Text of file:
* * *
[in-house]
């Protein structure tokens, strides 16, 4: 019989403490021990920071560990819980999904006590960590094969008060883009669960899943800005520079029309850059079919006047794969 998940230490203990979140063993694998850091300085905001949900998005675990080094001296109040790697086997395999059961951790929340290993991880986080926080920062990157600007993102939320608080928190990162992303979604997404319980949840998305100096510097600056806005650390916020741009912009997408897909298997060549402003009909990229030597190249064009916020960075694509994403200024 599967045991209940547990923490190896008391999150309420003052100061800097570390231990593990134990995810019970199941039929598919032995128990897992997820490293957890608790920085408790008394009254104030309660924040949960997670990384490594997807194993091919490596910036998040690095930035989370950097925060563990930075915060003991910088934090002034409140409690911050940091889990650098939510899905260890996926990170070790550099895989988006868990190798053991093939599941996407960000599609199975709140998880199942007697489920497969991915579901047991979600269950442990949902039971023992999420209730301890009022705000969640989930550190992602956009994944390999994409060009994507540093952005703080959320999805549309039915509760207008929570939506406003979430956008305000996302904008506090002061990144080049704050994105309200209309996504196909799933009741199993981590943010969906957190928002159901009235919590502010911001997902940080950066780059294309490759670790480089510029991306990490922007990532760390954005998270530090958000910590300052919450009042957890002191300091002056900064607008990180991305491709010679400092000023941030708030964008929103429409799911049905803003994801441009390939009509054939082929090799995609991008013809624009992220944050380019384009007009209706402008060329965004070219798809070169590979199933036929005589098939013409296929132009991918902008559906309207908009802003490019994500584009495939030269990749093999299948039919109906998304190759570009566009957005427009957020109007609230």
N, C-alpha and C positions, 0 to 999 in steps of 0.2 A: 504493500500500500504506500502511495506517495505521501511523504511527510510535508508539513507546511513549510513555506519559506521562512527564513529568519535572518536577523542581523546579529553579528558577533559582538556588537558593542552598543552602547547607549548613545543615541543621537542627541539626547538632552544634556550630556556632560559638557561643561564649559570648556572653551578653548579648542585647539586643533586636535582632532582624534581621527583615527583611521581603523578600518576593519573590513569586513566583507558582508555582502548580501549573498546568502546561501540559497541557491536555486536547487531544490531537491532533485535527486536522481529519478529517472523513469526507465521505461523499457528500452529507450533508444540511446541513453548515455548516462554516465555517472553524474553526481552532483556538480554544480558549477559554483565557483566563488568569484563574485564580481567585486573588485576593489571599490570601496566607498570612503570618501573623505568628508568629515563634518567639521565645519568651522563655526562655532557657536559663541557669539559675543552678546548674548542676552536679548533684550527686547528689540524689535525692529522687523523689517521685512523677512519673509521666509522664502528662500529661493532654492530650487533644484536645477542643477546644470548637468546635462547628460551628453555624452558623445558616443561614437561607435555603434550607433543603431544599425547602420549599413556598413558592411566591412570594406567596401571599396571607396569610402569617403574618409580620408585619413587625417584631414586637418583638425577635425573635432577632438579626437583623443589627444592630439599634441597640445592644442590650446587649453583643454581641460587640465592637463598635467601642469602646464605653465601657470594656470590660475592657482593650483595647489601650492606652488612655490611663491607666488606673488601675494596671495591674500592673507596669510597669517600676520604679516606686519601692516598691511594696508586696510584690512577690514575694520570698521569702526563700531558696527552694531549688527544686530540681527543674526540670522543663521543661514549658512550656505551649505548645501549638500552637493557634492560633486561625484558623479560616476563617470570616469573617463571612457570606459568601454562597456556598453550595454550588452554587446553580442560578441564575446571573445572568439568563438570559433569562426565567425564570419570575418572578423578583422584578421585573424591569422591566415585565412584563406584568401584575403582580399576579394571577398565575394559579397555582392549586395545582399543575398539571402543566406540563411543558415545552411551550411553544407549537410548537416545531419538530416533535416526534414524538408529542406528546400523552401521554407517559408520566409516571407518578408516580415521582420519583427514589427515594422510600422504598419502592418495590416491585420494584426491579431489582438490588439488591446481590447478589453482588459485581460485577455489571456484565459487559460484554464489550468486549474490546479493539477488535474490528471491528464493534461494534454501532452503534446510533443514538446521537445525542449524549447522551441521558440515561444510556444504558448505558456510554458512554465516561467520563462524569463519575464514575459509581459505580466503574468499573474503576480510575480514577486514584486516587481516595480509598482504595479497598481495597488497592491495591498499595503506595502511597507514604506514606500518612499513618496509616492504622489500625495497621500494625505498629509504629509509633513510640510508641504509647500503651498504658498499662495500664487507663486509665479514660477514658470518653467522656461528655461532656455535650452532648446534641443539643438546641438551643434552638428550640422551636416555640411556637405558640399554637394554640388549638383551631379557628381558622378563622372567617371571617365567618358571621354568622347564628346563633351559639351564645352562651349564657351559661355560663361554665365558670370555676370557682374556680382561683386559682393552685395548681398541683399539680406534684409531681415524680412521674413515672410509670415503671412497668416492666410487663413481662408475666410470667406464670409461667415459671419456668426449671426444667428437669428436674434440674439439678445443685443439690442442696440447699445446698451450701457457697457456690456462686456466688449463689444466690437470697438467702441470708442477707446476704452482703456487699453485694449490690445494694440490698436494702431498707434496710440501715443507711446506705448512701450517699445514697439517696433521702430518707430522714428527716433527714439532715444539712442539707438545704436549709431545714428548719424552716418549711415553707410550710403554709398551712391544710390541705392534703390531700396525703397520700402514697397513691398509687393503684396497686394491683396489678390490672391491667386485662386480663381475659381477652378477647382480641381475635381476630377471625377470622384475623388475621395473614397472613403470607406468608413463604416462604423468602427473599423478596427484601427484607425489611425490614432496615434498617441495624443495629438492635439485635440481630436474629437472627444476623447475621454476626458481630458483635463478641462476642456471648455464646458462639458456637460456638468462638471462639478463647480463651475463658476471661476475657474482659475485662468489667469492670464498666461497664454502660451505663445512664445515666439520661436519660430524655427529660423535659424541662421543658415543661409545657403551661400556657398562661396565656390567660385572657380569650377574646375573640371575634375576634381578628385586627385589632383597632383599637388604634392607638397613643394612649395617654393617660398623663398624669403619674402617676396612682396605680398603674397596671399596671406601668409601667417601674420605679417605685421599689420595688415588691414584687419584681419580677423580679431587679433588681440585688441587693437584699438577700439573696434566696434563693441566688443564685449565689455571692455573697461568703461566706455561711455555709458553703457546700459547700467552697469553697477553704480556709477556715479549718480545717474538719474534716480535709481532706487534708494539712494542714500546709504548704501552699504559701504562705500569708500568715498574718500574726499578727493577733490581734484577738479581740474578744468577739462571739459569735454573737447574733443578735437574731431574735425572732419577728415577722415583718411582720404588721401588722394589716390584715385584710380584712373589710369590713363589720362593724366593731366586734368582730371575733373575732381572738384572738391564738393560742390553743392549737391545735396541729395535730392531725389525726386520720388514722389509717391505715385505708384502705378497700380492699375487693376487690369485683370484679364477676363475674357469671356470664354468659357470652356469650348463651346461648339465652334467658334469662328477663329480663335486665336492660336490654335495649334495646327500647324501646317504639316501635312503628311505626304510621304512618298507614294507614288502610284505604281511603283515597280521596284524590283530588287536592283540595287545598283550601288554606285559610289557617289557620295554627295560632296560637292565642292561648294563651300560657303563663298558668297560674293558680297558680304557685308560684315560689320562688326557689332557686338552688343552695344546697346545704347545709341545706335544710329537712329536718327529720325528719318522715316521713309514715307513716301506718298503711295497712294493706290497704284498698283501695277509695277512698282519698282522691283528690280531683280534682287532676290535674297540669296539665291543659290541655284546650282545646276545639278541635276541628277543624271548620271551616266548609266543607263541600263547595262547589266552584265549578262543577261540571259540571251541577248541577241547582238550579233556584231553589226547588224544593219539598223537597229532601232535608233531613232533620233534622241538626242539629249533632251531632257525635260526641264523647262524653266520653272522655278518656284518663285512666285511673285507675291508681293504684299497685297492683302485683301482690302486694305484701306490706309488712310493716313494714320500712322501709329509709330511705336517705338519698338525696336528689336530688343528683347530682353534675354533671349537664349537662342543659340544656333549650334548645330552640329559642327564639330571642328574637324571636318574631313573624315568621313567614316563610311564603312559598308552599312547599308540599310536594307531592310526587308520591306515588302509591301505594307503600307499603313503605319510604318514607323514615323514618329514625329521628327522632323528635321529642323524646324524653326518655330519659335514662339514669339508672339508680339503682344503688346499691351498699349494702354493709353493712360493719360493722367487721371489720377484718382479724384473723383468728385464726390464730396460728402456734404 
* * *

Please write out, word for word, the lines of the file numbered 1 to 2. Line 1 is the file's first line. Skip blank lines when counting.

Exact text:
[in-house]
């Protein structure tokens, strides 16, 4: 019989403490021990920071560990819980999904006590960590094969008060883009669960899943800005520079029309850059079919006047794969 998940230490203990979140063993694998850091300085905001949900998005675990080094001296109040790697086997395999059961951790929340290993991880986080926080920062990157600007993102939320608080928190990162992303979604997404319980949840998305100096510097600056806005650390916020741009912009997408897909298997060549402003009909990229030597190249064009916020960075694509994403200024 599967045991209940547990923490190896008391999150309420003052100061800097570390231990593990134990995810019970199941039929598919032995128990897992997820490293957890608790920085408790008394009254104030309660924040949960997670990384490594997807194993091919490596910036998040690095930035989370950097925060563990930075915060003991910088934090002034409140409690911050940091889990650098939510899905260890996926990170070790550099895989988006868990190798053991093939599941996407960000599609199975709140998880199942007697489920497969991915579901047991979600269950442990949902039971023992999420209730301890009022705000969640989930550190992602956009994944390999994409060009994507540093952005703080959320999805549309039915509760207008929570939506406003979430956008305000996302904008506090002061990144080049704050994105309200209309996504196909799933009741199993981590943010969906957190928002159901009235919590502010911001997902940080950066780059294309490759670790480089510029991306990490922007990532760390954005998270530090958000910590300052919450009042957890002191300091002056900064607008990180991305491709010679400092000023941030708030964008929103429409799911049905803003994801441009390939009509054939082929090799995609991008013809624009992220944050380019384009007009209706402008060329965004070219798809070169590979199933036929005589098939013409296929132009991918902008559906309207908009802003490019994500584009495939030269990749093999299948039919109906998304190759570009566009957005427009957020109007609230």